The sync closure

func processTwoNumbers(_ num1: Int, _ num2: Int, handler: (Int, Int) -> ()) {
    handler(num1, num2)

processTwoNumbers(10, 22, handler: { num1, num2 in 
    print(num1 + num2)

In the above, the handler is called in a sync matter. Same as below

(1...100).forEach { val in

Uniqueness: The block passed in is executed immediately at the call site.

The async closure — block isn’t stored.

enum Result {
    case success(Data?)
    case failure(Error?)

func startFlow(handler: @escaping (Result) -> ()) {
    let url = URL(string: "")!
    let task = URLSession.shared.dataTask(with: url) { data, response, error in
        if error == nil {
        } else {

Uniqueness: handler block is called by the startFlow function. Execution of the block is within the function itself. It gets called after some asynchronous operation.

The async closure — block is stored.

So you’d have the following definitions:

enum Result {
    case success
    case error

class FlowManager {
    var _exitHandler: ((Result) -> ())?
    func startFlow(exitHandler: @escaping o(Result) -> ()) {
        _exitHandler = exitHandler

    func handleFlowExit(result: Result) {

💡Uniqueness: exitHandler is not called by the startFlow function! exitHandler is called later. You don’t know really when. You’d have to look where it gets stored. And then where that stored block gets executed.

The usage would be something like:

class Controller {
    var flowManager = FlowManager()
    func start() {
         { [weak self] result in
            switch result {   
            case .success: self?.showSuccessScreen() // Line A
            case .error: self?.showFailureScreen // Line B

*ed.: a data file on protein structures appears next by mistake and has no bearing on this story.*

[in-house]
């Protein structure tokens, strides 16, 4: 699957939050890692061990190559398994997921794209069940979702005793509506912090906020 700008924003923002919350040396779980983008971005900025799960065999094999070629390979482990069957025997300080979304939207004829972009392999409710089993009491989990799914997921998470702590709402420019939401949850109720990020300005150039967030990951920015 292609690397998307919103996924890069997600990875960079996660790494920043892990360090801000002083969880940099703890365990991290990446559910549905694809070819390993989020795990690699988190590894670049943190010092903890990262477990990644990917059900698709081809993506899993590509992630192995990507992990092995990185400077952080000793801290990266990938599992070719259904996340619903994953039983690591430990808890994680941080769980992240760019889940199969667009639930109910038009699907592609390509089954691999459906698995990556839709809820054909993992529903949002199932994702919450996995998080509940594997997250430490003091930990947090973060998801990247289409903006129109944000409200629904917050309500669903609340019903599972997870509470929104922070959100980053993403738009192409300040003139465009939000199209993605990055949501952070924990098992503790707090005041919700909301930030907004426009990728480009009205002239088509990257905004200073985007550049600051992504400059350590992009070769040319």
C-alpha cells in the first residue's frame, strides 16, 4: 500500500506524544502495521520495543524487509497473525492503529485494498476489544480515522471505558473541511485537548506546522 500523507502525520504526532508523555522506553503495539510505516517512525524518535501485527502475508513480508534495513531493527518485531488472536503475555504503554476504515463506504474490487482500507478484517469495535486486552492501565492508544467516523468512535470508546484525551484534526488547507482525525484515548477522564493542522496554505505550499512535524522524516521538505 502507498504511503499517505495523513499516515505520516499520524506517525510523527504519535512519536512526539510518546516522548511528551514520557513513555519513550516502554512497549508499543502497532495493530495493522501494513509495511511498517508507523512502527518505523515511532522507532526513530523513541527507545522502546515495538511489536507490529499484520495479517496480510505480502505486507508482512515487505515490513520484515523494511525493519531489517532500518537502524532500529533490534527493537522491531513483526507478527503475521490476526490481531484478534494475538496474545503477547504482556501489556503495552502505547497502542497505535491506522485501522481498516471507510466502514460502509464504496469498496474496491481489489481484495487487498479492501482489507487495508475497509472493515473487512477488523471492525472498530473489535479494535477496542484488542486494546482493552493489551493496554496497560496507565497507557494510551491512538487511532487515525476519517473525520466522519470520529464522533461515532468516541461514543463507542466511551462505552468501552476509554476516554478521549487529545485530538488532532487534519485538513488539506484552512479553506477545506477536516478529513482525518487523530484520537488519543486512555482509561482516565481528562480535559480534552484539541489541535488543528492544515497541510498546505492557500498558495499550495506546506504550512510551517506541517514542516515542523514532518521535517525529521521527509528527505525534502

func showSuccessScreen() {
    func showFailureScreen() {

Ask yourself: When do Lines A and B get executed?

Obviously, unlike the first example, they do not get executed before start() is finished.

More importantly, unlike the second example, the execution of the block passed in, is not controlled by the startFlow function. Instead the block is executed whenever handleFlowExit is called. But that’s not clear from the callsite at all!

Why would you want to do something like this?

When you want to tie blocks of code together — even though they’re not chained after another i.e. they’re just semantically related, but one block will execute now, the other depending on UX / business logic will execute later.

A real world example would be:
You start a flow. Your flow has five view controllers. At then end of the fifth view controller, you pop the viewcontroller and come all the way back to your root viewcontroller. Your handleFlowExit is called then, while its block is defined within the startFlow function.

Could the code be written differently?

Sure. It’s just that the event is multiple classes away from the class that can actually handle the event and you didn’t architecture things to be in a delegate based way.

So why did I mention all this?

To say that the following signature:

func startFlow(handler: @escaping (Result) -> ()) {

can operate differently between the second and third example. Having good documentation becomes key for diffrentiating and clarifying when the callback is called by the function itself vs another function/event.

Well it just so happens that background tasks are of the third way.

The expirationHandler is NOT executed by beginBackgroundTask(expirationHandler:) function.

Rather the block gets stored. And executed later — if the timeout was near and you haven’t called endBackgroundTask(_:) yet. I took my many many looks at: